SIU raises tuition two percent for incoming students - WSIL-TV 3 Southern Illinois

SIU raises tuition two percent for incoming students

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CARBONDALE -- The cost of attending SIU next year will rise.

The board of trustees approved a two-percent increase for new students at the Carbondale campus next year. Tuition will rise by four percent at the Edwardsville campus.

While the increase doesn't affect current students, none that spoke to News 3 Friday liked the idea.

"It's going to be much harder to get in," SIU student Ryan Davis said. "It's already an expensive school and there's not many students here now."

SIU student Luc Sibert said the university has to do more to bring in students so tuition increases aren't necessary.

"Maybe tell people or show people how it is because I have a good time down here," Sibert said. "I think it's fun and I think other people would have a good time, too."

The tuition increase means an undergraduate student taking 15 credit hours per semester would pay $9,637.50 a year, $187.50 more than last year.

Graduate students will see the same two-percent increase.

"Nobody likes to raise tuition but this is a very modest increase of two percent, primarily focused on inflation," SIU spokeswoman Rae Goldsmith said.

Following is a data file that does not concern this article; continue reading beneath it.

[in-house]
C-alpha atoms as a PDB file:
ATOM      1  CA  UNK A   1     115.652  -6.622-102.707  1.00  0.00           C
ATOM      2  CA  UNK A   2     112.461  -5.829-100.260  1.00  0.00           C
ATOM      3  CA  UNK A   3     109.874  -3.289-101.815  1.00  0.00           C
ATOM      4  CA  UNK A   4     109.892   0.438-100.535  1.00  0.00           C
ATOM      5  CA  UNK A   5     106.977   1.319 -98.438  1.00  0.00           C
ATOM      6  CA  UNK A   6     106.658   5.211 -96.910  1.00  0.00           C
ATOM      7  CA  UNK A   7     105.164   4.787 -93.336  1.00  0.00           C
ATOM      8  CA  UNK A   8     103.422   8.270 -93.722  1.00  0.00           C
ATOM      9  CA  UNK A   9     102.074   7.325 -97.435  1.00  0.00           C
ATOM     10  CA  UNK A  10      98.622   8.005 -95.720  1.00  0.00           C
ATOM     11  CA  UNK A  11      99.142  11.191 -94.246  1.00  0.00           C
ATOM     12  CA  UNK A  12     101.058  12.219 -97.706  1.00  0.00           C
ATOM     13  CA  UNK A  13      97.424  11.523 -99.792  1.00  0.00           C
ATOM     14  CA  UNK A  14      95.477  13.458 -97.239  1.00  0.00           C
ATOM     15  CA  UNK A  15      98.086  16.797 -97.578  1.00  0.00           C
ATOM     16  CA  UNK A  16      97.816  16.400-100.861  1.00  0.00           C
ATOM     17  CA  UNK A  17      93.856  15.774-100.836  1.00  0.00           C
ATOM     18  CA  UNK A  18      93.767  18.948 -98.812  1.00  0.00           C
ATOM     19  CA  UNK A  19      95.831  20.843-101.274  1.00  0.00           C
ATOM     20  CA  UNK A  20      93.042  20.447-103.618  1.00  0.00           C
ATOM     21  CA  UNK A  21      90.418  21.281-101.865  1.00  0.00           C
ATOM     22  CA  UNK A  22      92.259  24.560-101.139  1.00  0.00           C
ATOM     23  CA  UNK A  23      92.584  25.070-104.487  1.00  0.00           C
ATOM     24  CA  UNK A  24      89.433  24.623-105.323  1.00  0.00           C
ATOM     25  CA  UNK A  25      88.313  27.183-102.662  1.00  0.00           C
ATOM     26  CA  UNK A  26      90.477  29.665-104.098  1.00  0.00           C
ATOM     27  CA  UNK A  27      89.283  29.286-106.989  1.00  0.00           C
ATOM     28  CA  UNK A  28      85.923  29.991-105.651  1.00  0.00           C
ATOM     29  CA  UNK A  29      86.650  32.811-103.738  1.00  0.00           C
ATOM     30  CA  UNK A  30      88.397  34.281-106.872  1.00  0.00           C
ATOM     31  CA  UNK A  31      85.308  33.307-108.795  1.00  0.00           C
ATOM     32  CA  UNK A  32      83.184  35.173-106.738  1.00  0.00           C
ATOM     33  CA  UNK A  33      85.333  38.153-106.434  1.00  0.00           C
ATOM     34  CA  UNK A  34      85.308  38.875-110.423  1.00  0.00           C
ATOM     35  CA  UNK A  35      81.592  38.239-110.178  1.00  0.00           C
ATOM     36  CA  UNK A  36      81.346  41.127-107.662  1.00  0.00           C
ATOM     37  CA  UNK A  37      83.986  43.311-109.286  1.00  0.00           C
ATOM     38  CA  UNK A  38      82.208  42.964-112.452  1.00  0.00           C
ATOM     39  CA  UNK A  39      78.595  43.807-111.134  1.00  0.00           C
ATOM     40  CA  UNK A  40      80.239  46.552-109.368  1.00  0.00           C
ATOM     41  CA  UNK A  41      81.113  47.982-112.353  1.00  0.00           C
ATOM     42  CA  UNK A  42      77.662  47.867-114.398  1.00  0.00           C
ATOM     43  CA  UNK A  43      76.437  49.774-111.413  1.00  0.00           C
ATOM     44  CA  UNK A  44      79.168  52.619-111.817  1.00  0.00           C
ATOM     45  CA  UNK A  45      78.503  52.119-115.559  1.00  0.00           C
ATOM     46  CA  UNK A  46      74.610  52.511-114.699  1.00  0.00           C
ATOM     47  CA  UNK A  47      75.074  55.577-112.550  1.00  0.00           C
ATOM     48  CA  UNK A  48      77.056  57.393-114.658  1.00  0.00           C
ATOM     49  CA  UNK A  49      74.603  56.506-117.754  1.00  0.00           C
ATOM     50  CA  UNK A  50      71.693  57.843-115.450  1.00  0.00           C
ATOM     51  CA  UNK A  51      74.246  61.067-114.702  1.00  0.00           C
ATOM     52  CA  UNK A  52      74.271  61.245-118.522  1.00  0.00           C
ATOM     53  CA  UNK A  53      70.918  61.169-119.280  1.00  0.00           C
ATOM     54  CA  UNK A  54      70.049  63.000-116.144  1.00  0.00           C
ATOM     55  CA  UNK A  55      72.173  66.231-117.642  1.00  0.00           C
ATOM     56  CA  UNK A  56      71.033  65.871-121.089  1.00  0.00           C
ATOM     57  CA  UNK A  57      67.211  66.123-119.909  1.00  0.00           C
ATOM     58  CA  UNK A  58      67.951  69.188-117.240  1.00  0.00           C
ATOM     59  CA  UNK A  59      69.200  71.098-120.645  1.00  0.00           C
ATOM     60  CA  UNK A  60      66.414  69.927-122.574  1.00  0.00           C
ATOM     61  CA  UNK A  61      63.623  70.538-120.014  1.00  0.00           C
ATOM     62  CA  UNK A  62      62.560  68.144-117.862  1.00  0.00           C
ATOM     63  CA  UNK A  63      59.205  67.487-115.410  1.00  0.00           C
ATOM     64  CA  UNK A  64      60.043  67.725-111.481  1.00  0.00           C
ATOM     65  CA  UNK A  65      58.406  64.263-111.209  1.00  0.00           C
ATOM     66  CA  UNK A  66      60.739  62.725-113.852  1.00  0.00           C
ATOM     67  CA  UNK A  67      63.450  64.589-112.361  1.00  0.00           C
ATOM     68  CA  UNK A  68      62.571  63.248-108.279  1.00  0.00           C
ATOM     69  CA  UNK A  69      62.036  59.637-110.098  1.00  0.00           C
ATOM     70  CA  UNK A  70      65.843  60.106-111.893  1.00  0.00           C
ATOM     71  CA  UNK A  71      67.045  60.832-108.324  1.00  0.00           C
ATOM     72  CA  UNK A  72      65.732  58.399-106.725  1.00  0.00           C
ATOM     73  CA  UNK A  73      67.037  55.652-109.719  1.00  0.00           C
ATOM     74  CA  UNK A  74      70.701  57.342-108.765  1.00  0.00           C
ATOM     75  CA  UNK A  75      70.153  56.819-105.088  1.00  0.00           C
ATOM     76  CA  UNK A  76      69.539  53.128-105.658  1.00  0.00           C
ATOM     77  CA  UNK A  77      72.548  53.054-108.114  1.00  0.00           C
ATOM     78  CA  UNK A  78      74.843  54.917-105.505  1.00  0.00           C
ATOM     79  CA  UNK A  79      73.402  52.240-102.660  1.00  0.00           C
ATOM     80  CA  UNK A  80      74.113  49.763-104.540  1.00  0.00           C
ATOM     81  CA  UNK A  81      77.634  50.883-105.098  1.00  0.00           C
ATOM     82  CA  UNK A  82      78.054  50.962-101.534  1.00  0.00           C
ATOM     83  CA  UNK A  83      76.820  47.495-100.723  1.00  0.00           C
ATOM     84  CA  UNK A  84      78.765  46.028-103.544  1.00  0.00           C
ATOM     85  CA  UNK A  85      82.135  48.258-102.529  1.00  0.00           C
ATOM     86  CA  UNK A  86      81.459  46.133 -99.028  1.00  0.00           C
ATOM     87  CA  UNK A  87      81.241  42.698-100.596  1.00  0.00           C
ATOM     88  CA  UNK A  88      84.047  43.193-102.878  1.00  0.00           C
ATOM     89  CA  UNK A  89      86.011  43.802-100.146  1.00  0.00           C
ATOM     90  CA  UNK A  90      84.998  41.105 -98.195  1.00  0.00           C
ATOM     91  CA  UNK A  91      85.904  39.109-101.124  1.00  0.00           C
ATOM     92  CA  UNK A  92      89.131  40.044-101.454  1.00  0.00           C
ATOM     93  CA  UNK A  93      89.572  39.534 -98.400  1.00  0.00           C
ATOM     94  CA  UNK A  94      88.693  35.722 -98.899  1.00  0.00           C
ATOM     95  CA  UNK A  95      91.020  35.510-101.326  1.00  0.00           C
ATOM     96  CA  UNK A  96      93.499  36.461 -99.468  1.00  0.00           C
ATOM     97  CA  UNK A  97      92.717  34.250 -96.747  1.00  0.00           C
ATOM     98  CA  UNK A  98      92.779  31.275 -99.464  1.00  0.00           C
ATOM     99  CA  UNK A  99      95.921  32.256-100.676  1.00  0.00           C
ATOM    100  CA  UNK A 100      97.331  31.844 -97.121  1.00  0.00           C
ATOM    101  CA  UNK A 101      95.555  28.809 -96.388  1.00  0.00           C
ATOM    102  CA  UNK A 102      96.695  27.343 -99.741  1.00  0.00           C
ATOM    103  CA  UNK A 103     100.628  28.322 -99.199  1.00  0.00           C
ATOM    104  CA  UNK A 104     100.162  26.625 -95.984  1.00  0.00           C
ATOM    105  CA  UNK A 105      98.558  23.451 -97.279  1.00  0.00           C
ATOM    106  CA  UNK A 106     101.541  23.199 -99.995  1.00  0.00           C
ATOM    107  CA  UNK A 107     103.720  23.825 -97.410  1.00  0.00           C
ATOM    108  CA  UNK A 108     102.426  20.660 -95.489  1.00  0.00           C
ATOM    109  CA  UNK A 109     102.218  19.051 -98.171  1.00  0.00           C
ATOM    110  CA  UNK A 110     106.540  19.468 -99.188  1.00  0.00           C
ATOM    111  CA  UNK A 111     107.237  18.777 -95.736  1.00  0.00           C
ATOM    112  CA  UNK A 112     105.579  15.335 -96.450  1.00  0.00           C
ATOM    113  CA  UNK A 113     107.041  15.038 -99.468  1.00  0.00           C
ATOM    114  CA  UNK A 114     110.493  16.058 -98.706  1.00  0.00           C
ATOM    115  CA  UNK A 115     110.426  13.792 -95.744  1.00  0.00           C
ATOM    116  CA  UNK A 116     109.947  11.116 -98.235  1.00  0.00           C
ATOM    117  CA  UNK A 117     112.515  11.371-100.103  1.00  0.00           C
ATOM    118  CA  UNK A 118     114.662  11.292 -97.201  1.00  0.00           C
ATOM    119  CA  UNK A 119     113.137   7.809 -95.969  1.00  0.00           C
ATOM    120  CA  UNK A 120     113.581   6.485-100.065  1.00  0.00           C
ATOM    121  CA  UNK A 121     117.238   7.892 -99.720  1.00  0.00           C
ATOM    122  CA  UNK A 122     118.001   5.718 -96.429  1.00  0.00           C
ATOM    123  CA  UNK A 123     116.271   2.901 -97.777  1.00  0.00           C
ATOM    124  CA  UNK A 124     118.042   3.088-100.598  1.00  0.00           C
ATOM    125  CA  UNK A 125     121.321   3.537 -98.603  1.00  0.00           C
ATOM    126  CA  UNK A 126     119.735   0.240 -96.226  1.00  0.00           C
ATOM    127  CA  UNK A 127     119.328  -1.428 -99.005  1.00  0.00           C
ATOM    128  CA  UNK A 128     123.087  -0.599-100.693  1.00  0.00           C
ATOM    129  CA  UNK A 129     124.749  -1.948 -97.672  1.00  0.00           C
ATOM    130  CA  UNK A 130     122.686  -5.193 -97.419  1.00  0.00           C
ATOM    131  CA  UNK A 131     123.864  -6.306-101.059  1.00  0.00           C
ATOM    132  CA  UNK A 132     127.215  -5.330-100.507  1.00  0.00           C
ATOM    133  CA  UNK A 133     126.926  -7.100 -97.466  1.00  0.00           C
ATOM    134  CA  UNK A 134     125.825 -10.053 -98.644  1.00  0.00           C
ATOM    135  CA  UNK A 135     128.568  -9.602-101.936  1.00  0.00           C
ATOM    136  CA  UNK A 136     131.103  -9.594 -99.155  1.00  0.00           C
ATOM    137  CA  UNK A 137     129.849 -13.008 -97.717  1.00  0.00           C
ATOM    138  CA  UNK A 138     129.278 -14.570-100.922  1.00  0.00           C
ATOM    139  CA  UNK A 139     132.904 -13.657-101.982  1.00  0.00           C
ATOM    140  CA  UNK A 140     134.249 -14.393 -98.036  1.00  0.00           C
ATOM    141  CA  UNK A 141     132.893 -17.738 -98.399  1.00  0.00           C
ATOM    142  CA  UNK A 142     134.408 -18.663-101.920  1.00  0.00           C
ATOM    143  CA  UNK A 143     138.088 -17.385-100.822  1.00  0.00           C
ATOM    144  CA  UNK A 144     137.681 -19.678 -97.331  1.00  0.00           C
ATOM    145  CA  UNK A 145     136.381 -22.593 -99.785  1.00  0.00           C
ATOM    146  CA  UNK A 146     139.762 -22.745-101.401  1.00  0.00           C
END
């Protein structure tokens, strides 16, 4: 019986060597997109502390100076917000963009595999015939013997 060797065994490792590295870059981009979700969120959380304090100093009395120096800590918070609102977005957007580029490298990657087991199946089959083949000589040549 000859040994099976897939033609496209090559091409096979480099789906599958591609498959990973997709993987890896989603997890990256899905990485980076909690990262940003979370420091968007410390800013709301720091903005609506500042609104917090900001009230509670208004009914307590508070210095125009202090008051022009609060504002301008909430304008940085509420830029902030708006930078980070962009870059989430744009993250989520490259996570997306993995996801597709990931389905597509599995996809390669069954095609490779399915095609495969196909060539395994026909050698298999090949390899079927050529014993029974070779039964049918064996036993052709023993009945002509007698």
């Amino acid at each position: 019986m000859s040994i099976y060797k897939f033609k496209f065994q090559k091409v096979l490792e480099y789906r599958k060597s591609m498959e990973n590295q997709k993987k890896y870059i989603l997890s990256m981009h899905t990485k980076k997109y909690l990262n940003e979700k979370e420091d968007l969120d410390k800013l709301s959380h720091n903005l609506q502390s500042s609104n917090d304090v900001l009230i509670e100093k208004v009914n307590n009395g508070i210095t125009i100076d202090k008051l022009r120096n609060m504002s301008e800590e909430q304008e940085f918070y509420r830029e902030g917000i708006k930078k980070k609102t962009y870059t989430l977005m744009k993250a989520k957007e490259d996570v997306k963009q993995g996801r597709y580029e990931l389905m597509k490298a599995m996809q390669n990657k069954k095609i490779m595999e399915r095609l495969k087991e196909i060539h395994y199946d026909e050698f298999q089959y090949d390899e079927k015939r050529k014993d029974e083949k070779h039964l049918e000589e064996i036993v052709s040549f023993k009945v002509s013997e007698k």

Goldsmith said the university is also doing away with most fees and replacing them with a flat fee of $117 per credit hour. That change applies to current students as well.

Goldsmith said there was some confusion about how fees were charged.  

"What we've done is we have uncapped all fees so they're all tied to credit hours and then combined them into one fee that the student will see on their bursar bill," Goldsmith said. "It will reduce a lot of confusion for students."

Goldsmith said the cost depends on the student.

Meanwhile, Sibert hopes the university will put the money to good use and attract more students.

"I know enrollment is decreasing but we've got to get some more students in here so we can get some more money and not increase tuition every year."

And SIU officials hope they won't have to increase tuition again next year, as well.

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